1.Single Tribunal – Bill proposes a Single Standing Tribunal (with multiple benches), one Chairperson, one Vice-Chairperson and not more than six other Members, instead of existing multiple tribunals.

  1. Dispute Resolution Committee(DRC), to be established by the Central Government before referring dispute to the tribunal, to resolve the dispute amicably by negotiations within a period of one year extended by 6 months,

3.Single Tribunal – Bill proposes a Single Standing Tribunal (with multiple benches), one Chairperson, one Vice-Chairperson and not more than six other Members, instead of existing multiple tribunals.

  1. Age and tenure of members- The term of office of the Chairperson is five year or till he attains the age of 70 years, whichever is earlier, the term of office of Vice Chairperson and other member of tribunal shall be co-terminus with the adjudication of the water dispute.

5.Timeline:  The tribunal should settle a dispute in fourand-a-half years.

6.Finality – The decision of the Tribunal shall be final and binding.

  1. Data Collection and maintenance of a data-bank at national level for each river basin by an agency to be appointed and authorized by central government
  2. Technical Support: Provides for the appointment of Assessors to provide technical support to the tribunal. They shall be appointed from amongst experts serving in the Central Water engineering Service.
  3. Benches of Permanent Tribunals are proposed to be created as and when need arise. Thus it is not clear how these temporary benches will be different from present system.

The Supreme Court recently has said that it can hear appeals against water tribunals set up under ISWDA, thus delaying the judicial proceedings

Institutional mechanism to implement tribunal’s award is still mired in ambiguities

  1. GORKHALAND ISSUE

There has been total shutdown in Darjeeling and instances of violence over demand for creation of Gorkhaland.

HISTORY OF DEMAND FOR GORKHALAND 

1)    Around 1780, the Gorkhas invaded  Sikkim and captured most part of it which includes Darjeeling with Siliguri. They administer ed it for 35 years when finally after the British-Nepal war,  Nepal ceded its territory to the British

The ceded territory included Darjeeling, Siliguri, the entire terai, Simla, Nainital, Garwhal hills, Kumaon upto the Sutlej., i.e., the entire region from Teesta to Sutlej.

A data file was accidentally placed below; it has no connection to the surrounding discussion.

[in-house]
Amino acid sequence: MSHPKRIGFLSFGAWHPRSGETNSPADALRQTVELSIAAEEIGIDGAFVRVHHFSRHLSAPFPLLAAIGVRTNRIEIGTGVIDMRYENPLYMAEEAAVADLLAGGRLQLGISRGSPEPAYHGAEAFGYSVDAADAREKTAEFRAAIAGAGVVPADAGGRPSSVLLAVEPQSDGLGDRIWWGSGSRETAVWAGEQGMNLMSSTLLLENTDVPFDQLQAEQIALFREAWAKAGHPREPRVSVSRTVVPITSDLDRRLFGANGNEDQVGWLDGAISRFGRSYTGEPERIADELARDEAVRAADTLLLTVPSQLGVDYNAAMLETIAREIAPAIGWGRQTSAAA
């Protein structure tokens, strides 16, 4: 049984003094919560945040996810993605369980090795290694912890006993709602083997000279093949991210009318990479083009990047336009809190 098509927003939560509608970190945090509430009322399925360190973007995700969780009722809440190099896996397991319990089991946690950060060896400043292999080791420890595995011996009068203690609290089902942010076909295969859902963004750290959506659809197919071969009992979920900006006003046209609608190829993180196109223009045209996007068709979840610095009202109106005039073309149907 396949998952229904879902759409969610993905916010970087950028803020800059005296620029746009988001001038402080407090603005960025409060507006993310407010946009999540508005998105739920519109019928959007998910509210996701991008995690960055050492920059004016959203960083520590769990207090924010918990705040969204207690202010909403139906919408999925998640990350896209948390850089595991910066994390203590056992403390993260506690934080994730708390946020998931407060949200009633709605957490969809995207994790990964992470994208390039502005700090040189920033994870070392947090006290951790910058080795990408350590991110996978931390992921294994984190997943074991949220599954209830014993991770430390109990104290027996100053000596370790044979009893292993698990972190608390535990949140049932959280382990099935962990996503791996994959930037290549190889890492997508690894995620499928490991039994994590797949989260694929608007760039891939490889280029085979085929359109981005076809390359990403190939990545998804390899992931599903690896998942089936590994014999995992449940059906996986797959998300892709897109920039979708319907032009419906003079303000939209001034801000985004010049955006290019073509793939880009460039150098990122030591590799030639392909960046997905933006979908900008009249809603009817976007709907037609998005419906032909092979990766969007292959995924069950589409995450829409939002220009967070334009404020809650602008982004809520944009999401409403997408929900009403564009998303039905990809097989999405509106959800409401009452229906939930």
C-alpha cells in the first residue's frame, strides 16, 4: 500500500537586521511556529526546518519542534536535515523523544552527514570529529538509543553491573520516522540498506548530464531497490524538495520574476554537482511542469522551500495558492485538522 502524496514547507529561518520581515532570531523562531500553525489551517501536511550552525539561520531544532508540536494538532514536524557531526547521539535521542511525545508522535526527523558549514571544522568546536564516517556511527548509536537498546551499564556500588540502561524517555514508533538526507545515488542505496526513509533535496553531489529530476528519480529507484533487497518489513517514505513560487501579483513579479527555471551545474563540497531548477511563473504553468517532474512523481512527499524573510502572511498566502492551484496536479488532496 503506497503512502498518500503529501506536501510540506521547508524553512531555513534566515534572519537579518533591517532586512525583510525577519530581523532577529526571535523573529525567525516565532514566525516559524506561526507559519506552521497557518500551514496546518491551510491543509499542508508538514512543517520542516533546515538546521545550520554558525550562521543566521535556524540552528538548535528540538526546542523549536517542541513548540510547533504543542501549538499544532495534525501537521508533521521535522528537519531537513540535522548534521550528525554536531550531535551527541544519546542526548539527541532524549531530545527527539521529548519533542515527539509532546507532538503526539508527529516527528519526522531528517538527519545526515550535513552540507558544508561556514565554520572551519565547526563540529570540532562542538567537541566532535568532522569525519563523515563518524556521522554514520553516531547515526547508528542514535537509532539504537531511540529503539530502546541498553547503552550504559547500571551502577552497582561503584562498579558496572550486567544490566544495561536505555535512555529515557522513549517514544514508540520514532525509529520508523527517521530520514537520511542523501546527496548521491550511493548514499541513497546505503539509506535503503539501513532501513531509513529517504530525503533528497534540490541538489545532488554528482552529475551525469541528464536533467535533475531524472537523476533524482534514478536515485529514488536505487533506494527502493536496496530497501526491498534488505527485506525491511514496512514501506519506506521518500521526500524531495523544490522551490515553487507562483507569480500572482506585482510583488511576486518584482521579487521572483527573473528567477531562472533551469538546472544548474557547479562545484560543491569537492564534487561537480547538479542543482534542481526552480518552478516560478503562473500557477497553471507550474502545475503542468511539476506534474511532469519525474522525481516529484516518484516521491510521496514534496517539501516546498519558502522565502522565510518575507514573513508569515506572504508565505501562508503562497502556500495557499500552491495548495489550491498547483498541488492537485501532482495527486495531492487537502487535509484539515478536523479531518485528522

2)      Lepchas were nomadic tribes and were engaged in zoom (shifting ) cultivation. They used to hang around the hills from one region to another-sometimes they  in Nepal and sometimes in Sikkim.

3)      When the British started tea cultivation in 1865 and the narrow gauge railway line in Darjeeling, a lot of people came here and started residing permanently. One should keep in mind that –

  1. a) these people did not have the modern concept of international borders,
  2. b) they understood that the land was under the possession of their king and when they came to work under British enterprise as laborers ,they thought they were actually following  the orders of the Gorkha King and,
  3. c) they always understood that they were in their own land.

4)      When these events were happening, India, as we know today, was still not formed and all these people were British subjects, be it a Gorkha or a Bengali.

5)      But after 1947, India entered into an infamous treaty with Nepal in 1950- The Treaty of Peace and Friendship. The Article 7 of this Treaty reads: “The Government of India and Nepal agree to grant on a reciprocal basis to the national of one country in the territory of another the same privileges in the matter of residence, ownership of properties, participation in trade and commerce, movement and other privileges of similar nature”.

CAUSE OF MOVEMENT:

Immediate cause: Bengali language being made mandatory upto class 9th by the state government. The Gorkhas, whose native language is Nepali, has taken it as a threat to their identity.

Long-term cause: problems in functioning of GTA (Gorkhaland Territorial Administration). The leaders have accused state govt. of interference and not devolving enough financial resources to GTA.